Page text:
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'The Peace Process Is a Sham': The British Government Are Trying to Access Confidential IRA Recordings

But researchers don't want to endanger the lives of ageing paramilitaries.
September 11, 2013, 3:50pm

Anthony McIntyre in cell 15, H Block 4, Long Kesh prison, where he spent two and a half years of his 18 years in detainment. (Photo by Carrie Twomey)

The idea was simple enough: interview paramilitaries from both sides of the The Troubles, record their testimonies and release the interviews sometime after their deaths. For researchers Anthony McIntyre and Ed Moloney, the hope was that the Boston College-funded oral history initiative known as the Belfast Project would bring clarity to what was a particularly murky conflict.


Unfortunately for McIntyre, a journalist and former IRA member who was imprisoned for 18 years, and Moloney, a journalist best known for his coverage of Northern Ireland, shit got complicated. But then it usually does when you mix lawyers, cops, terrorists, academics, politicians and murder.

The researchers now find themselves in a convoluted legal battle where they are pitted against law enforcement authorities on both sides of the Atlantic. The Police Service of Northern Ireland (PSNI) want tapes of interviews with paramilitaries that, they believe, relate to the murder and disappearance of Jean McConville. The Belfast mother of ten was abducted and murdered in 1972 by the Provisional IRA after they suspected that she was a British informant.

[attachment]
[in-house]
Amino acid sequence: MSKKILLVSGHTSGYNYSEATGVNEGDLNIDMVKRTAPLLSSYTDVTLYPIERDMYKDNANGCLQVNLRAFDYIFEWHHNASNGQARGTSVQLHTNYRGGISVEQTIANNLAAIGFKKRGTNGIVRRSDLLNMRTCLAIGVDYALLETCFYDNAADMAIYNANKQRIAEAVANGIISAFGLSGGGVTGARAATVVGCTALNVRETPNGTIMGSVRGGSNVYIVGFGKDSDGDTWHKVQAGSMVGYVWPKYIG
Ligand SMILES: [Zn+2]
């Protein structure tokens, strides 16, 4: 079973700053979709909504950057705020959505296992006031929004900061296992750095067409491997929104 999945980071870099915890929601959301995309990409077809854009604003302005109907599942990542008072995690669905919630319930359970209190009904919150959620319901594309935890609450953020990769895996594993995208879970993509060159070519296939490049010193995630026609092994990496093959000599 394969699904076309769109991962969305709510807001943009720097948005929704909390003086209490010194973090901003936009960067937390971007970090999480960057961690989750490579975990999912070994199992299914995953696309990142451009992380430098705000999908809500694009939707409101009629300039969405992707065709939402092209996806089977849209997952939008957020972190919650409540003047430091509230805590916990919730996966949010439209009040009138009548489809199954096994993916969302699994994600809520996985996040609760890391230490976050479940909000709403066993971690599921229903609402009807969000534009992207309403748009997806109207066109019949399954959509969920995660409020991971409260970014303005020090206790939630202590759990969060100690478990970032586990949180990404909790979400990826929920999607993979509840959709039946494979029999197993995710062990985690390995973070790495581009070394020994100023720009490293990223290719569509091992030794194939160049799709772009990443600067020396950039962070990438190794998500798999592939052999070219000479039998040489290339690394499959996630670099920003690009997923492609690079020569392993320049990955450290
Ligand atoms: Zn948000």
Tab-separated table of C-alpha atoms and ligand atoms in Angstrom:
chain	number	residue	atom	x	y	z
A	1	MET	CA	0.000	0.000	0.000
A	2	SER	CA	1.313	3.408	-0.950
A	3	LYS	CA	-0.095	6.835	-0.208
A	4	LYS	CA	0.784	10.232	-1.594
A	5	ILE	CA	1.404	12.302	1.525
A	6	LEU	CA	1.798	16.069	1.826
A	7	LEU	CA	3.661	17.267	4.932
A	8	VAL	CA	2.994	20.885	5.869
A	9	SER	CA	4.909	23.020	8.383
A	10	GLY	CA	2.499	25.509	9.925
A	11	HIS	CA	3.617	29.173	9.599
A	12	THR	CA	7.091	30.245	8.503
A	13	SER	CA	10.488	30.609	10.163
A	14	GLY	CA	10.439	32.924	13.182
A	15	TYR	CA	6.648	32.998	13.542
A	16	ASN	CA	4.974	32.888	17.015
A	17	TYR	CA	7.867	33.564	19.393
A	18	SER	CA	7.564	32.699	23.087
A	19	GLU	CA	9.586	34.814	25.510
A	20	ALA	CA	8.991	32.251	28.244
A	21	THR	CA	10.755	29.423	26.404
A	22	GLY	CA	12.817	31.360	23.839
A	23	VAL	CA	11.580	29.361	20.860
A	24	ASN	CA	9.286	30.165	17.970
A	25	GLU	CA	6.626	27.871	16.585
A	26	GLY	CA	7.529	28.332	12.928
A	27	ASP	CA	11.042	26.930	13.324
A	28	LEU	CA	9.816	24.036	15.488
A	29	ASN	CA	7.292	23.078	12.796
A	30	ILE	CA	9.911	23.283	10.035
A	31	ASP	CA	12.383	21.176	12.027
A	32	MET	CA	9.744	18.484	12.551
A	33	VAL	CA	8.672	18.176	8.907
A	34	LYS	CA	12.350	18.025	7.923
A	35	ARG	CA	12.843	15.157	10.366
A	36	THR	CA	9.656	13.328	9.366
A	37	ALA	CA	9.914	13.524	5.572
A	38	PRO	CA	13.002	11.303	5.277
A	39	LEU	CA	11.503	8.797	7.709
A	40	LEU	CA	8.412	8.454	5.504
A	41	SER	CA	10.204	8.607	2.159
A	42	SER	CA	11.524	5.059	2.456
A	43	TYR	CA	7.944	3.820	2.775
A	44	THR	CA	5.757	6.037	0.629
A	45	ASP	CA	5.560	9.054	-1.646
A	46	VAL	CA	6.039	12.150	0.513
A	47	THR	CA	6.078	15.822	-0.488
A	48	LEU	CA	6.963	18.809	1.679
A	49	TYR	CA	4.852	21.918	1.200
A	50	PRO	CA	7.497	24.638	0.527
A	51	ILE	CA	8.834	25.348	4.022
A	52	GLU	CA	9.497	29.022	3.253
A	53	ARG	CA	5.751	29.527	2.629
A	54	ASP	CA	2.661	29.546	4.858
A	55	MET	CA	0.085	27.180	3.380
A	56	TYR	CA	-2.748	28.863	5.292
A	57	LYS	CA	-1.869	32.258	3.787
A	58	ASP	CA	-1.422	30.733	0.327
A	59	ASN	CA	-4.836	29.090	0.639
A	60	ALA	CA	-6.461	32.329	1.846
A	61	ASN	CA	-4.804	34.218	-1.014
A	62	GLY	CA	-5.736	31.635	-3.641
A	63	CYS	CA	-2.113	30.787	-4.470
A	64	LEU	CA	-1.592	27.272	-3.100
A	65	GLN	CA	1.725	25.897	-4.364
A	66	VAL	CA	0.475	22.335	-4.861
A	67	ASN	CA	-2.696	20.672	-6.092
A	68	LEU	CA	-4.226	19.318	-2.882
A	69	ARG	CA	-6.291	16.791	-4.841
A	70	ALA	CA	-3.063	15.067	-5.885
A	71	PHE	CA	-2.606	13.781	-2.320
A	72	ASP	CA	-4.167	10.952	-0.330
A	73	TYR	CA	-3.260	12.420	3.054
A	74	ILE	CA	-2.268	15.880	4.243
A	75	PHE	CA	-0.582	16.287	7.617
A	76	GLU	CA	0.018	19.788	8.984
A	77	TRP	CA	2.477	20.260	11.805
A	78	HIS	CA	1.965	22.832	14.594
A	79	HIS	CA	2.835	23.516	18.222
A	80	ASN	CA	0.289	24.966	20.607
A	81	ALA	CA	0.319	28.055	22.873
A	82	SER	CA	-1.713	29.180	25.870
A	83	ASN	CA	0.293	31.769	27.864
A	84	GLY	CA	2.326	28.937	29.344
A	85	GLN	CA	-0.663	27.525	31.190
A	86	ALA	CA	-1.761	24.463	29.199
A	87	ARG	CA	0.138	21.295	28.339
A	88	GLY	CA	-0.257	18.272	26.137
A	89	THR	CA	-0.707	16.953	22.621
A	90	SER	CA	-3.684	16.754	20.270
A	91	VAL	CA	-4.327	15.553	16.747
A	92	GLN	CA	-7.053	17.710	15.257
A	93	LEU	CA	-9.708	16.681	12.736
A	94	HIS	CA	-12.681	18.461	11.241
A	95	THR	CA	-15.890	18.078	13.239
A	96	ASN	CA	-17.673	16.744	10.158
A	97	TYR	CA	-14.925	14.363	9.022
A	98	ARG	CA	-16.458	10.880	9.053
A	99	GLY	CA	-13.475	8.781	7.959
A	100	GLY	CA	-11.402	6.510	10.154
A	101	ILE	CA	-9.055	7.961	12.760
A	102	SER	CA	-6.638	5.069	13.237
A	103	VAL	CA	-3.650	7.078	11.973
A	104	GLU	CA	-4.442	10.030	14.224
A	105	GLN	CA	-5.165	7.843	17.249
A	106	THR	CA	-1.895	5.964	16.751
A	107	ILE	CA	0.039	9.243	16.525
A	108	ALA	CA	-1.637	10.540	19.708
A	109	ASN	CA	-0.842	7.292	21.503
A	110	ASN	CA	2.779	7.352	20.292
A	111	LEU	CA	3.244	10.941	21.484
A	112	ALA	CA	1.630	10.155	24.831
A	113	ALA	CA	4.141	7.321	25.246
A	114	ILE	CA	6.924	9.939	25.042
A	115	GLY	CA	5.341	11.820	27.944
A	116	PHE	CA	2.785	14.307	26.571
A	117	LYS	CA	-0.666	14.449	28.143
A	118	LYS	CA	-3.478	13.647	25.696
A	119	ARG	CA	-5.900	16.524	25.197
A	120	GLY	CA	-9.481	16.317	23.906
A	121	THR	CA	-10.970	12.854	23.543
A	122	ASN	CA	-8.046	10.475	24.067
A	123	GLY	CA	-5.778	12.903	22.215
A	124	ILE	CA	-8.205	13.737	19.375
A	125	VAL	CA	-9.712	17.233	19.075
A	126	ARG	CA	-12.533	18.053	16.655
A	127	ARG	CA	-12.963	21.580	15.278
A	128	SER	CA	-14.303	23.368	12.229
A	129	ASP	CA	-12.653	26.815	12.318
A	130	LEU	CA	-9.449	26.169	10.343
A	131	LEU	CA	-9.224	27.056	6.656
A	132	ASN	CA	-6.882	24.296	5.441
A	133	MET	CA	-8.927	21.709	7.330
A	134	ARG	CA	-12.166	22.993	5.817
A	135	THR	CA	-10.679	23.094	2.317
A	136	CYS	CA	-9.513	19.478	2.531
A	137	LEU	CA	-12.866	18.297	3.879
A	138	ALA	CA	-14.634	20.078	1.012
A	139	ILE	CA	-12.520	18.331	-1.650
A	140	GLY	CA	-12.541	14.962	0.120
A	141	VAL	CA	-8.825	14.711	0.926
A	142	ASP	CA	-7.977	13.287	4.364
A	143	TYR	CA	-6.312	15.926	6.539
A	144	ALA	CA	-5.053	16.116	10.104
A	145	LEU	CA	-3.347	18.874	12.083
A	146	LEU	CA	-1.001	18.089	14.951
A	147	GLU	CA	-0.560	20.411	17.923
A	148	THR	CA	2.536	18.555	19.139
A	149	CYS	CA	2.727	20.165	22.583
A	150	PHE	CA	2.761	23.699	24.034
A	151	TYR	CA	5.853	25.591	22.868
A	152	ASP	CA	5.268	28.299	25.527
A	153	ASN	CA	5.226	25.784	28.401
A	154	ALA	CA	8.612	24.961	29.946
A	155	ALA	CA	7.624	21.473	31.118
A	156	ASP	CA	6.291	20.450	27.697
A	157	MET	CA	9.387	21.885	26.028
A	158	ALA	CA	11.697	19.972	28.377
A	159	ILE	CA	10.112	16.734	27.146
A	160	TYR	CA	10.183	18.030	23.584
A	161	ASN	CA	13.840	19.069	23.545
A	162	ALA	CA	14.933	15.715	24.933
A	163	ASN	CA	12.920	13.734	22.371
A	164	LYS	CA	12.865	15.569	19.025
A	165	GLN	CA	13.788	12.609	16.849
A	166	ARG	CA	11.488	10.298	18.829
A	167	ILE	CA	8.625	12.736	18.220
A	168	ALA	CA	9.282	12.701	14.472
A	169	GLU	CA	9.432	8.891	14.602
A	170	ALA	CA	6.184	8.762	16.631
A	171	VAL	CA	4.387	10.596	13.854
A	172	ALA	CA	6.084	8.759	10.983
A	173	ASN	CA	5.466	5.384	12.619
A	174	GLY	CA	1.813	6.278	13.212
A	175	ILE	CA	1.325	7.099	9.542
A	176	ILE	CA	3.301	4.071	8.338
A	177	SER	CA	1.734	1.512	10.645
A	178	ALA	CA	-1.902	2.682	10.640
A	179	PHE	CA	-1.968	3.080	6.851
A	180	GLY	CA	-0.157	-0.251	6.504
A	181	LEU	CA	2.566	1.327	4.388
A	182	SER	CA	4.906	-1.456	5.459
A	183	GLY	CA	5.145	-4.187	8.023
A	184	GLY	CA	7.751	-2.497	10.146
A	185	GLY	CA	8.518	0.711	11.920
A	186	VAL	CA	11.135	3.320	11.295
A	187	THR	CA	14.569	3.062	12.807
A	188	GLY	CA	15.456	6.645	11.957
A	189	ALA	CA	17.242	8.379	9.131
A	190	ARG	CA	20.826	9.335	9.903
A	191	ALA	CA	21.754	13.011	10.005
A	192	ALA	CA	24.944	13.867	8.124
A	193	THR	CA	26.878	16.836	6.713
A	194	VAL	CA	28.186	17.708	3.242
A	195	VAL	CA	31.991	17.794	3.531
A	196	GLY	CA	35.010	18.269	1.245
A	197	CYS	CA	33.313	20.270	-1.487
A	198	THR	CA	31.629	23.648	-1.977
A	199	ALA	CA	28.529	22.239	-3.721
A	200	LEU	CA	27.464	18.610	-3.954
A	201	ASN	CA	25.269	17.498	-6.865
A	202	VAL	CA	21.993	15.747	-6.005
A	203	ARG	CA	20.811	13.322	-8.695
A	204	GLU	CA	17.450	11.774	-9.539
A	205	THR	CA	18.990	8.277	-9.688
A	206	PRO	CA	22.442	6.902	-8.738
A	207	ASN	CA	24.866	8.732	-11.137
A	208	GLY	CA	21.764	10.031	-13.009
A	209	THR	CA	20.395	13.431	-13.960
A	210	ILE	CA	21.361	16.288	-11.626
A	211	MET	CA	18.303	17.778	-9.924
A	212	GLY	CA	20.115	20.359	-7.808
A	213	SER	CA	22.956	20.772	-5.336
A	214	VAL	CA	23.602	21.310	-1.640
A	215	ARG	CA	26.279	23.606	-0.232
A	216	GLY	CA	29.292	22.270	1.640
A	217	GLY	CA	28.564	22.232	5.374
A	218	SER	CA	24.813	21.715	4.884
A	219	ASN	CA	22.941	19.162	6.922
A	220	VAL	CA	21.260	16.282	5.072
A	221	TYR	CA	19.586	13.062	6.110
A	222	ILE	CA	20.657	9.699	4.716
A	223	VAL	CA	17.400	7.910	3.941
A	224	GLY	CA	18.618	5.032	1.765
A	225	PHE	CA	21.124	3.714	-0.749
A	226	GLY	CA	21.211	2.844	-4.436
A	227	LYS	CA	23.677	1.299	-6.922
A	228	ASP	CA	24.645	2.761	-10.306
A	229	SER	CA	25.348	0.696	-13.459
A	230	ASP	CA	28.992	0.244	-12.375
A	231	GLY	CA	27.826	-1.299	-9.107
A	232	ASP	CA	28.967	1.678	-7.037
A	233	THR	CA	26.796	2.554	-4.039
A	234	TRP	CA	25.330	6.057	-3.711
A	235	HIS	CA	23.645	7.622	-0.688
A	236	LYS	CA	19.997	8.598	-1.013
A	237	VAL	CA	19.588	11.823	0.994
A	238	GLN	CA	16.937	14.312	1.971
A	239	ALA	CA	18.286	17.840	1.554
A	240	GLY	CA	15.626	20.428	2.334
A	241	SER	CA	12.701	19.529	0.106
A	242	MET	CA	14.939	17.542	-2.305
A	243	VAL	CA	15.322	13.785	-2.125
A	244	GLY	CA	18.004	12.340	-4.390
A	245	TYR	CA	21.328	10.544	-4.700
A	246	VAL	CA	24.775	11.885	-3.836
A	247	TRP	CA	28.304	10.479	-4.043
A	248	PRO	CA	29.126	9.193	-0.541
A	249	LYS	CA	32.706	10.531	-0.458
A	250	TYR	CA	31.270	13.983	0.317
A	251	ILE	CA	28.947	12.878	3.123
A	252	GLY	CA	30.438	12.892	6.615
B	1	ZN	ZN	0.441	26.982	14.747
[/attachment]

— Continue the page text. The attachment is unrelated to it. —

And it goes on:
The PSNI's request was passed on to the British authorities, who are now trying to exploit an obscure international agreement known as the Mutual Legal Assistance Treaty to gain access to the interviews. Due to the terms of this treaty, it now falls to the US Department of Justice to wrest these tapes from Boston College, who are the legal owners. However, McIntyre and Moloney are vehemently opposed to this. They say that any breach of privacy could hinder academic research they want to conduct in the future, given that they'd made agreements with the paramilitaries that they wouldn't release the tapes till after they'd died.

The complicated legal saga has dragged on since 2011. The matter is still in federal court and there has been much wrangling over how many of the 11 interviews – conducted with seven paramilitaries – are even pertinent to the McConville murder. One that was deemed to be was conducted with Dolours Price – a former IRA member who was convicted of a London bombing in 1974 and spent more than 200 days on hunger strike in a Brixton prison. Price died in Dublin last January, and earlier this year, her interview transcripts were handed over to the PSNI.

Gerry Adams. (Photo via)

So why are the PSNI so keen to get their hands on these tapes? McIntyre has speculated that the pursuit of the tapes may be a political ploy intended to somehow damage Sinn Fein president Gerry Adams. Adams has never publicly admitted to being in the Provisional IRA, despite plenty of allegations that he was an integral member of the group’s leadership for decades. The Sinn Fein leader has also been linked to ordering the McConville disappearance, but has vehemently denied his involvement. Now, McIntyre suggests the lawsuit may be a case of old score-settling.


“Certainly it was, in my view, an attempt to cause problems for Gerry Adams. They may believe that there could be information linking him to a number of things he has done that he hadn’t been linked to,” McIntyre tells me. “So I suspect there are people out there to make trouble for him.”